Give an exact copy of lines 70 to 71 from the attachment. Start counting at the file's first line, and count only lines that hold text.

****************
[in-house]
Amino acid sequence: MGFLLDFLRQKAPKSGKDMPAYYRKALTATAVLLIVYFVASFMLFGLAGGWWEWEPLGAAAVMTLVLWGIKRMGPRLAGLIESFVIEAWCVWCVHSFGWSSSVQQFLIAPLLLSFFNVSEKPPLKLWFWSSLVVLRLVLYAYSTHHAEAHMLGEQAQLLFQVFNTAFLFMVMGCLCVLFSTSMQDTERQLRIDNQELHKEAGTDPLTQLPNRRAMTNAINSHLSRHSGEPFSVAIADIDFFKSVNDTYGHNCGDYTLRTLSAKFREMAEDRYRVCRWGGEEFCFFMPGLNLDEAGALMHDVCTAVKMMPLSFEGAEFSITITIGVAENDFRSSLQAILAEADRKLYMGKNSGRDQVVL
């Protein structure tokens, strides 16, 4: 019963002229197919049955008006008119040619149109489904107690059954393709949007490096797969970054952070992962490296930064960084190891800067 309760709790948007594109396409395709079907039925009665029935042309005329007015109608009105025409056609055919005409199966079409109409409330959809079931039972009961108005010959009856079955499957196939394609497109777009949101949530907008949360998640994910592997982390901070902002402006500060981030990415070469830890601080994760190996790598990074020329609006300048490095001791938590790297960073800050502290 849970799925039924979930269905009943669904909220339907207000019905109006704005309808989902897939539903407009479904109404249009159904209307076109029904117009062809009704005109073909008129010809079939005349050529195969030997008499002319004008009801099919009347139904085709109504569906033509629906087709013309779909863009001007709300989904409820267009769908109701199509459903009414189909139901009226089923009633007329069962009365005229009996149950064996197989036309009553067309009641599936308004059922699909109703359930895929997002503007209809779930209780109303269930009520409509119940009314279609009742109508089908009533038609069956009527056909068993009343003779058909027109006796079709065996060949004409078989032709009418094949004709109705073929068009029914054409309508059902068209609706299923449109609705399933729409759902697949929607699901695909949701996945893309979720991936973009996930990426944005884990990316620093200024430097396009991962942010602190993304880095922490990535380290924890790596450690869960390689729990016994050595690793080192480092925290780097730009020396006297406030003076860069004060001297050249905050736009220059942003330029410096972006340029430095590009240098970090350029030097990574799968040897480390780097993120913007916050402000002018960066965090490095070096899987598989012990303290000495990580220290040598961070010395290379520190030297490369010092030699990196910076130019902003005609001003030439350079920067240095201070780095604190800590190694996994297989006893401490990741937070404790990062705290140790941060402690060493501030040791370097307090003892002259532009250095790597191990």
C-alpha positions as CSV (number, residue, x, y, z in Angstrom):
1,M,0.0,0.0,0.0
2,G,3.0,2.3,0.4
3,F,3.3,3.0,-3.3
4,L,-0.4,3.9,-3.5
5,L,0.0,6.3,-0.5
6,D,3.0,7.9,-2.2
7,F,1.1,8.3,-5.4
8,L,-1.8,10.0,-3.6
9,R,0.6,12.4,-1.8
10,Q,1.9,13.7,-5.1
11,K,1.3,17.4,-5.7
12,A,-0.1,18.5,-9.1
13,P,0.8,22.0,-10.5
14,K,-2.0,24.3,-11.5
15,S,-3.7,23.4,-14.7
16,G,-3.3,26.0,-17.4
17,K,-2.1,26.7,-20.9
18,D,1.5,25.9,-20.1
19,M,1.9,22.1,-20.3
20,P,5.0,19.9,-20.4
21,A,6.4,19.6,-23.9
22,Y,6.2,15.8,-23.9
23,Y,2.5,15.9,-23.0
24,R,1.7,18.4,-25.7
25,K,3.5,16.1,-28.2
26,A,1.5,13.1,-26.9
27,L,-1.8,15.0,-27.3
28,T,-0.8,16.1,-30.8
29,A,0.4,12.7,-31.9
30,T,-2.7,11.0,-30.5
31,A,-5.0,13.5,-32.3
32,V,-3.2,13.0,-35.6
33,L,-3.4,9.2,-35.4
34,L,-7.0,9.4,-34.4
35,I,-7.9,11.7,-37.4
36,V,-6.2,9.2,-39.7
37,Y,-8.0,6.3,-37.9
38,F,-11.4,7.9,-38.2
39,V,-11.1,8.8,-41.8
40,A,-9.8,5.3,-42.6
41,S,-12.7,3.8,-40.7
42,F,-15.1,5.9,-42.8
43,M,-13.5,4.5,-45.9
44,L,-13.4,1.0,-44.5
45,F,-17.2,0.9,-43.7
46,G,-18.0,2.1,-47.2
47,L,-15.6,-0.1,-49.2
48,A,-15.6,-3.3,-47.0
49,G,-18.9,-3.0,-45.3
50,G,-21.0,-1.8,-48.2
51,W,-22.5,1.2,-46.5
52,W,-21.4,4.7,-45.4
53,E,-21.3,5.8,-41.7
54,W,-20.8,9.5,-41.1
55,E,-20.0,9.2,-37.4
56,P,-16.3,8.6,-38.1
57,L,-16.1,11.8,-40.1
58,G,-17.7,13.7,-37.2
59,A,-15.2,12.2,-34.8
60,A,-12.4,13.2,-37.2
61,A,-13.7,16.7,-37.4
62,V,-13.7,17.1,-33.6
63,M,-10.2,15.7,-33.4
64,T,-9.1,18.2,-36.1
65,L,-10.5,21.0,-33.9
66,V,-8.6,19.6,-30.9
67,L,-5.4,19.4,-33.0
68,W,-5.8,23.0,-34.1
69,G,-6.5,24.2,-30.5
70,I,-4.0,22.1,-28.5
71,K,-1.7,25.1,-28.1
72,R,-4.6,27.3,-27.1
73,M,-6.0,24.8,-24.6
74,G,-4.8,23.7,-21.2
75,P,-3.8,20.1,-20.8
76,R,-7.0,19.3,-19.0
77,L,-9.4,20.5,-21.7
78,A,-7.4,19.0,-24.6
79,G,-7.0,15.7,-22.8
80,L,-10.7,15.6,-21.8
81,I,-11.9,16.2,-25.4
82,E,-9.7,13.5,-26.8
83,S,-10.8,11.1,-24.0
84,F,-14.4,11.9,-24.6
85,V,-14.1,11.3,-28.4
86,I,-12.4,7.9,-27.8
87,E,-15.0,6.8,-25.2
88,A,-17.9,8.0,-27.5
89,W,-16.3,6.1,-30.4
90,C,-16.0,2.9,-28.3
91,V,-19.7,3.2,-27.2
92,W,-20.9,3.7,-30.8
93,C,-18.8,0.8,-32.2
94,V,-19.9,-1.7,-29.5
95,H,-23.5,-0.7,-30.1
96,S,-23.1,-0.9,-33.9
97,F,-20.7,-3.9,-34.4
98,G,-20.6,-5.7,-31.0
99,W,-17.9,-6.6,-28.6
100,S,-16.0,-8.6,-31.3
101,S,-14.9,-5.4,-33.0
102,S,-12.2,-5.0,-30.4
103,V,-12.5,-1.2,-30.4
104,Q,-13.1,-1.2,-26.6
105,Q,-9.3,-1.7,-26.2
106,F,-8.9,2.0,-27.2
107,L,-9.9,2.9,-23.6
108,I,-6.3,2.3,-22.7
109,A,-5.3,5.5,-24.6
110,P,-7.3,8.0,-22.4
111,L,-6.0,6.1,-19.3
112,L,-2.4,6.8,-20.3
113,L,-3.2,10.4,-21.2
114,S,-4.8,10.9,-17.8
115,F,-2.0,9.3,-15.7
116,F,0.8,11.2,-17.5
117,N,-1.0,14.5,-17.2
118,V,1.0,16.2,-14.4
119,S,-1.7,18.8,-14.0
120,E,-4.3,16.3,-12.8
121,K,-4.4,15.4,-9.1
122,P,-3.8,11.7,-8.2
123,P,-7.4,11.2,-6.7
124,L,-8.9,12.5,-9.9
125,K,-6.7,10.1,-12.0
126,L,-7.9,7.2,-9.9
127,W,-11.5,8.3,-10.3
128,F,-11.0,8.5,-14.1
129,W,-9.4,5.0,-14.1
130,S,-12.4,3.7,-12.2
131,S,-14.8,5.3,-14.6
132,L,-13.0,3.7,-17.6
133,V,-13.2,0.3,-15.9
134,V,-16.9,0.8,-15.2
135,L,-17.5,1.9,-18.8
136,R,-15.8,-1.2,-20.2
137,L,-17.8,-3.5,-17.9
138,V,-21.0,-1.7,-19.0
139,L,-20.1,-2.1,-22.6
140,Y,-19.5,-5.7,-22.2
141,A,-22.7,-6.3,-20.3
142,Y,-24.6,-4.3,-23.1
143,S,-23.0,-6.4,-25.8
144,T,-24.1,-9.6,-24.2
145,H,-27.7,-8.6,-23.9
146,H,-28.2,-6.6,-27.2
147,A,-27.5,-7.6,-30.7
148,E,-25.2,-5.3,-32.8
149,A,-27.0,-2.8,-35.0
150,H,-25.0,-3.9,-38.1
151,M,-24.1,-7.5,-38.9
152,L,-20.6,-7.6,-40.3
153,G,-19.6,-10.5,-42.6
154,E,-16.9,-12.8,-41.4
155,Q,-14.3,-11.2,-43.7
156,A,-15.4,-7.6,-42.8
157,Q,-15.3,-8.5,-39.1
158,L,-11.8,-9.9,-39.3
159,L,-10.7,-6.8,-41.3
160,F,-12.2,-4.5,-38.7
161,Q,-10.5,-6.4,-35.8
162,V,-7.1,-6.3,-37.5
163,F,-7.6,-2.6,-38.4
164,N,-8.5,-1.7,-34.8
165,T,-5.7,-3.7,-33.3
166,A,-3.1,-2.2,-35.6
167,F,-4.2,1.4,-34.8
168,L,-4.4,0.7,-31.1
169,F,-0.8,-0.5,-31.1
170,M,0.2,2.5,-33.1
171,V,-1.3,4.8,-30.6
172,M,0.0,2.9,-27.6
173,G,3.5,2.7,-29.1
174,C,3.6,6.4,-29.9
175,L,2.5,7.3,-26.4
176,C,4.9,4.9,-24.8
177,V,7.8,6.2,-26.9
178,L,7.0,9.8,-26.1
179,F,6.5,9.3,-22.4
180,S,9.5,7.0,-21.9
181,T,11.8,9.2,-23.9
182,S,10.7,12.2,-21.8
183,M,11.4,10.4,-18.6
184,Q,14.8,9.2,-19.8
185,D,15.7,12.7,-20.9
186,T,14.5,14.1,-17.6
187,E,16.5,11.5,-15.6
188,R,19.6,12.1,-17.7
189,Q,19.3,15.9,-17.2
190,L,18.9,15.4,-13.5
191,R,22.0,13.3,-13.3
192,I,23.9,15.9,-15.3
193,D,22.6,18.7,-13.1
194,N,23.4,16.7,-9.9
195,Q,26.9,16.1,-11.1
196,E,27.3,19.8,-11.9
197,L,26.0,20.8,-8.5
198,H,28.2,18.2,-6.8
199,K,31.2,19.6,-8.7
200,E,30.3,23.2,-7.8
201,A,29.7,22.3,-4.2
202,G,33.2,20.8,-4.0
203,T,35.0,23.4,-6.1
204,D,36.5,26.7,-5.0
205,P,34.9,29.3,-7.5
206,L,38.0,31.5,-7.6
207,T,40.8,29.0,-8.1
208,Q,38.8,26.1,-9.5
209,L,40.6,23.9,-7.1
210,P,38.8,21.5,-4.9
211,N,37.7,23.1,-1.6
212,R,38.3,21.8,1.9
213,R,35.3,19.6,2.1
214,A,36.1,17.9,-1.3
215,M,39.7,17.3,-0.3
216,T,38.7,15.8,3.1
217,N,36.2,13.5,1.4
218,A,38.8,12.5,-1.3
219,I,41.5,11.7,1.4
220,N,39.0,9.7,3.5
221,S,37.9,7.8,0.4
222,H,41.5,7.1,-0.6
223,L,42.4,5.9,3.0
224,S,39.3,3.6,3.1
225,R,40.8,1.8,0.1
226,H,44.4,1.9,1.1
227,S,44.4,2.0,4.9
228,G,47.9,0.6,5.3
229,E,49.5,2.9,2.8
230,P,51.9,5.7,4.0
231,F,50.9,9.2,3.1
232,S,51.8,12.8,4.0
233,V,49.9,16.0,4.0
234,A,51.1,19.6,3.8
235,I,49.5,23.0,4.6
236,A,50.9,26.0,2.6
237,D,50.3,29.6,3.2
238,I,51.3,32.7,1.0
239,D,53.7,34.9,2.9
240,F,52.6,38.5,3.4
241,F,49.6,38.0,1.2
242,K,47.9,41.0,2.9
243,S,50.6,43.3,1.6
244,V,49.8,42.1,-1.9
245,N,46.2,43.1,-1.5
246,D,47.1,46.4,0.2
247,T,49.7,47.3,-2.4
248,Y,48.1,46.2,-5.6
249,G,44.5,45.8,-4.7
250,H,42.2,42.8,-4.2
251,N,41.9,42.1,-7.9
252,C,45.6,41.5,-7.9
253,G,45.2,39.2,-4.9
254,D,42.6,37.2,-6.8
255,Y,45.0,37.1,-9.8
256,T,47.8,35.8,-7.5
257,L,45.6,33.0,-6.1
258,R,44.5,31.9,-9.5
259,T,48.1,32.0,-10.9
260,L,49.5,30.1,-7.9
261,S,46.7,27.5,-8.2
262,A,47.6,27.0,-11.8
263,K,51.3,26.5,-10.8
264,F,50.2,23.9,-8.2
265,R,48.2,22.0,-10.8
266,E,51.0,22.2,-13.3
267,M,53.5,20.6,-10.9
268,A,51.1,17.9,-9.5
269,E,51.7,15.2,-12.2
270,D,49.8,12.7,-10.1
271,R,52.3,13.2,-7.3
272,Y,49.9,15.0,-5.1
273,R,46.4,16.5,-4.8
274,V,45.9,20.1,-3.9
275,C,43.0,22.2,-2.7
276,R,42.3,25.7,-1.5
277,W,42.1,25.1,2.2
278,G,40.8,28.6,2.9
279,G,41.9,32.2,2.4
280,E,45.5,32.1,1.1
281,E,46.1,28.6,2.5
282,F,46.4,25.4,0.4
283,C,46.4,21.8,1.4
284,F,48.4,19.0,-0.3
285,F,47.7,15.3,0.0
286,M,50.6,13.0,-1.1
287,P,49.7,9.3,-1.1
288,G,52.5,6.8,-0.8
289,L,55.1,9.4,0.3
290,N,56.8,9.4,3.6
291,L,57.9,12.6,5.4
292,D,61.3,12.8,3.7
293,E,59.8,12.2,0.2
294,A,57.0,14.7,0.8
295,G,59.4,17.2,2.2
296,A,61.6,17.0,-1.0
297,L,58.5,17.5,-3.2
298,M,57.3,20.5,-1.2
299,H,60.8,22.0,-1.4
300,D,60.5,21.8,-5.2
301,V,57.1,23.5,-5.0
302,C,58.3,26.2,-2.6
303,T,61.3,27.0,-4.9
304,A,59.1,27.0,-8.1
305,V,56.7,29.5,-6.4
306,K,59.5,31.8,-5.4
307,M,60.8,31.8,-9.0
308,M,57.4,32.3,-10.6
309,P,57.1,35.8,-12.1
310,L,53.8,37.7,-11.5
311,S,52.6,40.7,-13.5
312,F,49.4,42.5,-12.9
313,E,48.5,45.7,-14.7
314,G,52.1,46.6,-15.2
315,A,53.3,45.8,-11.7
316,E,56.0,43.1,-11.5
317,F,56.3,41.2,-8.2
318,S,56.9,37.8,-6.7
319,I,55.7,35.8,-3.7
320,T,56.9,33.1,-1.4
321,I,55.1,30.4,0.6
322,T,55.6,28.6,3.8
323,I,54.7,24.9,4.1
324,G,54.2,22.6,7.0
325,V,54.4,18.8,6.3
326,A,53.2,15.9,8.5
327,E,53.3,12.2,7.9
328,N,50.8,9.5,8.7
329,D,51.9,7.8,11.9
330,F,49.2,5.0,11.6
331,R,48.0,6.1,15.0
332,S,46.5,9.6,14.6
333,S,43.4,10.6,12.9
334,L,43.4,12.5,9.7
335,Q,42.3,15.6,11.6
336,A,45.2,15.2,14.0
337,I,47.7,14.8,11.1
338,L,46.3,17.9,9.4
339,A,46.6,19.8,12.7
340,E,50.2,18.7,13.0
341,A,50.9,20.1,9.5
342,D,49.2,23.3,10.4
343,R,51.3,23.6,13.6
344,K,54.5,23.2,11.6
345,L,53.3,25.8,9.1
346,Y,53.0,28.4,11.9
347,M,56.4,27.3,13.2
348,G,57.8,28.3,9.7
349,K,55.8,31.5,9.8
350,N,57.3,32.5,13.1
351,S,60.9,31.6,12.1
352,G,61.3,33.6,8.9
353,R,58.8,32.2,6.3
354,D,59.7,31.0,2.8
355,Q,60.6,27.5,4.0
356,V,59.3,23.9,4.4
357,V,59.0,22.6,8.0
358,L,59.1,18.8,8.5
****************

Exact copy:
66,V,-8.6,19.6,-30.9
67,L,-5.4,19.4,-33.0